9. A tradition of rigor and clear thought in presentation of ideas. A noted French philosopher Alain, said, “L’homme se forme par la peine”, that is, “man is formed through effort” and this idea has always been present in French educational circles. Learning is not generally expected to be fun.
  10. A certain reliance on rote learning and lectures, despite much change in teaching practice in general. One of the areas where teaching practice has evolved most in the last couple of decades is the inclusion of small group work and team projects to teach students how to work together cooperatively.
  11. A generally large number of subjects studied, at all levels of schooling, and relatively few options as opposed to compulsory subjects, especially for the bac. The role of math is especially important in French education and is the fundamental means of selection of the best students.
  12. Relatively short shrift given to the arts, except when chosen as an optional subject in the lycée. Students may get only an hour a week of music or art in early secondary school, and none later. The existence of the outside network of arts possibilities means that those who have the interest and the means tend to pursue the arts outside of the school setting.
  13. Sports practiced outside of school in community teams rather than school ones. Sports are available to varying degrees to French students, but this is definitely not a sports-oriented educational culture.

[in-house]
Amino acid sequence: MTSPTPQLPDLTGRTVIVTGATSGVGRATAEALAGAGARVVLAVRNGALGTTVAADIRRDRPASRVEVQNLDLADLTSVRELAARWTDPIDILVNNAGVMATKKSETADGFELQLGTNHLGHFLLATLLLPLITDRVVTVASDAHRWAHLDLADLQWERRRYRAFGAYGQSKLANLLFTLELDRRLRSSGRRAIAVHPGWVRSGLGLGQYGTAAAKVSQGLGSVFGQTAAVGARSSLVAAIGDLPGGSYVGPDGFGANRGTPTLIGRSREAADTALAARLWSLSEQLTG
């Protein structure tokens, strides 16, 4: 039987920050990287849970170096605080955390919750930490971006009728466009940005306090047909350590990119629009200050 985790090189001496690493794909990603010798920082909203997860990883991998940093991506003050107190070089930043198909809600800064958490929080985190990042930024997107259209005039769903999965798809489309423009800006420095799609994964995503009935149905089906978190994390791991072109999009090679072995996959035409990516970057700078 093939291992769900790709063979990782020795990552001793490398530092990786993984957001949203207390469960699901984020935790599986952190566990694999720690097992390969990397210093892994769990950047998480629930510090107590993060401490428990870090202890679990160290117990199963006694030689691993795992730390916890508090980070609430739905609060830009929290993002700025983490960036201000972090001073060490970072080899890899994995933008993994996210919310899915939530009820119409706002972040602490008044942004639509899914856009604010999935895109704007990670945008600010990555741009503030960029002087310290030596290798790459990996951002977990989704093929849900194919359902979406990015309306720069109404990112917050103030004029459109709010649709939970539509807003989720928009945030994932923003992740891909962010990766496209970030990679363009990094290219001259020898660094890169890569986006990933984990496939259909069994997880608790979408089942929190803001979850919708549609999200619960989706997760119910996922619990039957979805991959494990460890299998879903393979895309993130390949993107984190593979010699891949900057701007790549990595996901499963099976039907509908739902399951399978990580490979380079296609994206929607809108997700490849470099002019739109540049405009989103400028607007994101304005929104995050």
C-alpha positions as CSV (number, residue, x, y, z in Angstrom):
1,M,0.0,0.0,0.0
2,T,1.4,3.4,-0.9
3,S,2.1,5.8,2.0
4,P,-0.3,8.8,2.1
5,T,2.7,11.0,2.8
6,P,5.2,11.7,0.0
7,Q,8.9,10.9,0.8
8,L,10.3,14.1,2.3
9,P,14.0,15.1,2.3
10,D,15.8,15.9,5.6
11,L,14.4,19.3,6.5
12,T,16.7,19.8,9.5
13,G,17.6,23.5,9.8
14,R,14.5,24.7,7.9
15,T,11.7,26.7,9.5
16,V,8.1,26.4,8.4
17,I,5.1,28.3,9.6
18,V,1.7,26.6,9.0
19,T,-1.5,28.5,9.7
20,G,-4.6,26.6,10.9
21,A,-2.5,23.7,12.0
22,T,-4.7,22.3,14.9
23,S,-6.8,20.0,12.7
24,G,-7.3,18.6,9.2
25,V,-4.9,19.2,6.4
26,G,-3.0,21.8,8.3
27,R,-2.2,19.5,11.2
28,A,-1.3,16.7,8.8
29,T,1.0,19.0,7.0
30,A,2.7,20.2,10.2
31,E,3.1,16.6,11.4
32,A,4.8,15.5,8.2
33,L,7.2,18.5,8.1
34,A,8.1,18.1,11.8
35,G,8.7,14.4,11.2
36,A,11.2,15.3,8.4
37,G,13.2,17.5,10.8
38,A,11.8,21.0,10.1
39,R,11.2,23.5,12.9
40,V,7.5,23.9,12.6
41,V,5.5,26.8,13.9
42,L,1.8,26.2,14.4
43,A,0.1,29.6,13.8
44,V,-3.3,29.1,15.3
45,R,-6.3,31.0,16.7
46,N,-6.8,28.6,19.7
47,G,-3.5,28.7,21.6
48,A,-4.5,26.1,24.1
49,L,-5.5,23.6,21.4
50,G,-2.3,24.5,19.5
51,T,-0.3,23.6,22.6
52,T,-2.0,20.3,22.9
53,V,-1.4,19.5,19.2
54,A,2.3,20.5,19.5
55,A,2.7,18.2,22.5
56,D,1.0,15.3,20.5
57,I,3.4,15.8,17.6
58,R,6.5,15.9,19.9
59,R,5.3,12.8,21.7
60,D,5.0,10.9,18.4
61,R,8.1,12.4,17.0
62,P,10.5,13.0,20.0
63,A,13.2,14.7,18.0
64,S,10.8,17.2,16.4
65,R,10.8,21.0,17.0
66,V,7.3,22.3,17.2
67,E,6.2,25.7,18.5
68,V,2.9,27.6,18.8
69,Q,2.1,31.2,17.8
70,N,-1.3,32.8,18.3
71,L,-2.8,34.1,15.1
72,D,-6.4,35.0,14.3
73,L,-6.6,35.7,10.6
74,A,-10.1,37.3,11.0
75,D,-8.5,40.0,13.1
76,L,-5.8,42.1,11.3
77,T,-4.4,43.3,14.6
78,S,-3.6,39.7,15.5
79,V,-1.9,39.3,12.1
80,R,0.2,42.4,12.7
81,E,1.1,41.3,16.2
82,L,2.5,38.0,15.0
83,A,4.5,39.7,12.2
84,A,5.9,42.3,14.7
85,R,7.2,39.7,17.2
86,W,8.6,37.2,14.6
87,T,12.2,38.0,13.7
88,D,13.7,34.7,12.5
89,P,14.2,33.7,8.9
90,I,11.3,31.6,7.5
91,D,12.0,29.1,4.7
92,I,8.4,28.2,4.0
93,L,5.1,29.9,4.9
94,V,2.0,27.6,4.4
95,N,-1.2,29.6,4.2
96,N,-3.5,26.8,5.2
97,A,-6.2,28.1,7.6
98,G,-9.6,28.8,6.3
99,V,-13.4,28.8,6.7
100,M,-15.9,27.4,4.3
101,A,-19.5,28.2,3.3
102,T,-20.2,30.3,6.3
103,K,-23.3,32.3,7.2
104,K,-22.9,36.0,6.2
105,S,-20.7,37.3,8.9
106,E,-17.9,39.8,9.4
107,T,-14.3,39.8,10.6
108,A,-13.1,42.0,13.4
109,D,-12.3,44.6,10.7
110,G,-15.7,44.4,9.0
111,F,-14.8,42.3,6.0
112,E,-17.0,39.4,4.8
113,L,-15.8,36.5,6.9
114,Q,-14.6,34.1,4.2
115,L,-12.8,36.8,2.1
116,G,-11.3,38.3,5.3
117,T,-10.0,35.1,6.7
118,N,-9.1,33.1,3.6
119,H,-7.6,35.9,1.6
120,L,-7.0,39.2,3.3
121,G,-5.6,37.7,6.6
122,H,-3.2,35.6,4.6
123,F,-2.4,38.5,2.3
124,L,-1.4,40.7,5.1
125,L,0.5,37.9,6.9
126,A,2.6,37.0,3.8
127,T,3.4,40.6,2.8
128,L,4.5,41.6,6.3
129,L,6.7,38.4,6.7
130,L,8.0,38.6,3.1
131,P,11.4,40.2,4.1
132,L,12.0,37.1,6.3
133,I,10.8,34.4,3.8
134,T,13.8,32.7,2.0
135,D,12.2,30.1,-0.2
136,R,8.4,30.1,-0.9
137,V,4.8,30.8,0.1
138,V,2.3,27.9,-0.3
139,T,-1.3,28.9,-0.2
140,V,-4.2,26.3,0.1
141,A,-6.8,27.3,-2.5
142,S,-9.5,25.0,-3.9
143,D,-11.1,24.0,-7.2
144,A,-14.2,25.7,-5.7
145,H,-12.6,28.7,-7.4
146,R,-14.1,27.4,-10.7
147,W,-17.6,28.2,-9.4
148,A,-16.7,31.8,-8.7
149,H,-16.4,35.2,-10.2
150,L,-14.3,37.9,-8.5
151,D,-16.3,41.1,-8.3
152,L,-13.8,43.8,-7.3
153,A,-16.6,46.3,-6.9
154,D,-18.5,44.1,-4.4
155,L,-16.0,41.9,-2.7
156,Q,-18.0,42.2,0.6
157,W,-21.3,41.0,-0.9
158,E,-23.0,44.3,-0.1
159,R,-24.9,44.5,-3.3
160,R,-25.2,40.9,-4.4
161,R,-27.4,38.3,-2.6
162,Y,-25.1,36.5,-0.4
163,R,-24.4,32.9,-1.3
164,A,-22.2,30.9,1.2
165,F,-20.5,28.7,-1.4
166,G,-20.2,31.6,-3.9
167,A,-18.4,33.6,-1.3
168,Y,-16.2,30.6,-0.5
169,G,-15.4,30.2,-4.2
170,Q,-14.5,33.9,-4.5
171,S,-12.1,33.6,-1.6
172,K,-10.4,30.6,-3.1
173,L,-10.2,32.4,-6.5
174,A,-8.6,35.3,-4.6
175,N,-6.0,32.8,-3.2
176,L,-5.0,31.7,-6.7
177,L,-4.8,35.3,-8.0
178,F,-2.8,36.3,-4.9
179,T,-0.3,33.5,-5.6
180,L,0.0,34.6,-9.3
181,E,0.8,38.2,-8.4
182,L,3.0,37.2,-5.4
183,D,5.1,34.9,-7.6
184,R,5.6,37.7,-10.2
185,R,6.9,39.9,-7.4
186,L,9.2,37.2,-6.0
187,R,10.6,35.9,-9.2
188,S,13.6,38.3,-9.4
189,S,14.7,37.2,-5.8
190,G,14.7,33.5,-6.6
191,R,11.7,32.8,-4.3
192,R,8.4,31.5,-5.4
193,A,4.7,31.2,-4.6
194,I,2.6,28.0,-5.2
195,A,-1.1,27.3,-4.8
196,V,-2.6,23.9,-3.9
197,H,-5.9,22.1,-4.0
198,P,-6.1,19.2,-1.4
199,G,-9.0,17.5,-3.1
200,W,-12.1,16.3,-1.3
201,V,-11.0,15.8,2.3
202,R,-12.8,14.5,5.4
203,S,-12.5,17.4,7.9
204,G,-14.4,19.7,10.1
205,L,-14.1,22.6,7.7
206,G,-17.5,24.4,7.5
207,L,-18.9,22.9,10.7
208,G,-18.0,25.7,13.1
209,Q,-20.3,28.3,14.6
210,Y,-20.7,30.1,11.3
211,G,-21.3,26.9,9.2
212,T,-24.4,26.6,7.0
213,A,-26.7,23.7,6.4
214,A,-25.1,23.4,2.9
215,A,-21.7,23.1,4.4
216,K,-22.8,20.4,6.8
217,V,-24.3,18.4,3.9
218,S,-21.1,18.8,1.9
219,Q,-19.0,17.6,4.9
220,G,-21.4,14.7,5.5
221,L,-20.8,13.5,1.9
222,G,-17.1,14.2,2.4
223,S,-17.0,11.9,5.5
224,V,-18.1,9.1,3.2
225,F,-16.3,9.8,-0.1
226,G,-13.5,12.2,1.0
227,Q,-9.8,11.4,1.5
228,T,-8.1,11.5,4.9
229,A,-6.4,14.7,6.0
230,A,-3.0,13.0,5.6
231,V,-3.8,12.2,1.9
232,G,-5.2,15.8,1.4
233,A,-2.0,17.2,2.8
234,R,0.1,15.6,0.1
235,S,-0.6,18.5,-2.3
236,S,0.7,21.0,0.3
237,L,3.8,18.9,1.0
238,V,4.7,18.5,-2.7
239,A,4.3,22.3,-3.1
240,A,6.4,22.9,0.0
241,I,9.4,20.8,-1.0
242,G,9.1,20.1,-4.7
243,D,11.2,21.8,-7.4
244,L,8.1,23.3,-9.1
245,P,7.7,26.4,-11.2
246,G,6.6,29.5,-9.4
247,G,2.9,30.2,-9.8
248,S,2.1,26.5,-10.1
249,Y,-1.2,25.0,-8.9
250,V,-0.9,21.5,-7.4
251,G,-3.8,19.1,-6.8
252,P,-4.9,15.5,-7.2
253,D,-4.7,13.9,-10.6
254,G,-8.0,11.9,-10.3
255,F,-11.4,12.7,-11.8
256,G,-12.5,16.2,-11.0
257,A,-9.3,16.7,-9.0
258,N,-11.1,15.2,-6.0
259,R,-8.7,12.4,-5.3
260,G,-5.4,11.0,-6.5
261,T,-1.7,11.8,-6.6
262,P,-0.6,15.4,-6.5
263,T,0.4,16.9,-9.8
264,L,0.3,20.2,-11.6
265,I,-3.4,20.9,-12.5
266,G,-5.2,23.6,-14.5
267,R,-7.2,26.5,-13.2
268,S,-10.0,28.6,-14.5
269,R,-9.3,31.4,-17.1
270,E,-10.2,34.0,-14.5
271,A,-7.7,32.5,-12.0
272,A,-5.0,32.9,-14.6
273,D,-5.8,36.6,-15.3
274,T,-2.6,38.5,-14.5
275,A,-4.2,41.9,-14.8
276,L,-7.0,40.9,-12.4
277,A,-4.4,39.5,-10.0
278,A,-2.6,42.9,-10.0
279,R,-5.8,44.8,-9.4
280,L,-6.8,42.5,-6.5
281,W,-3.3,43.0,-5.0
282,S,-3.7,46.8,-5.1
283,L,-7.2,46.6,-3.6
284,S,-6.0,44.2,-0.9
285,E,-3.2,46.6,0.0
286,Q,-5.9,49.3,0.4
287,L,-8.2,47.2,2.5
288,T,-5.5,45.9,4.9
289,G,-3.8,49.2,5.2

14. A marking scale from 1-20. The passing mark is 10, thus a little lower than in other marking systems.
  15. Absolute marking standards, making it possible to have a whole physics class with marks below the necessary required average and severe marking practices. Giving low grades is sometimes considered to be a way of motivating students to do better. Corrigés, or corrected answer sheets, are often given out after exams, including literature essays, to indicate what should have been the answers or key points treated.
  16. Several parents’ associations with links to major political factions. Sometimes representatives of several associations attend the same class council meetings.

Key figures:

  • 535 overseas schools under the French system, located in 139 countries.
  • 28 regional administrative districts (Academies) headed by Recteurs
  • Schooling is free and compulsory from 3 to 16 years of age.
  • Of France’s 67 million residents, 13 million are children in primary and secondary schools, and over 800,000 are teachers.
  • About 17% of schools are private.
  • Approximately 97% of these private schools are under contract (contrat d’état) with the Education Nationale, which requires that their school programs be identical to those in the public system, in exchange for a substantial subsidy. These schools are largely Catholic.

Nancy Willard-Magaud holds degrees from Wellesley College and Yale University. Formerly Director of the American Section of the Lycée International de St. Germain-en Laye, she helped to create the American Option of the French Baccalauréat (OIB) and served as its Inspectrice Générale Déléguée (head moderator). Her three sons attended French schools and American and French universities. She has been awarded the Palmes Académiques for her service to French education and culture and is currently special consultant to the English-Language Association of France (ELSA-France).

To locate a school, zoom in on your area of this map.

Click on each red marker to see the page number where this school features in the AAWE Guide to Education in France (9th edition, 2021).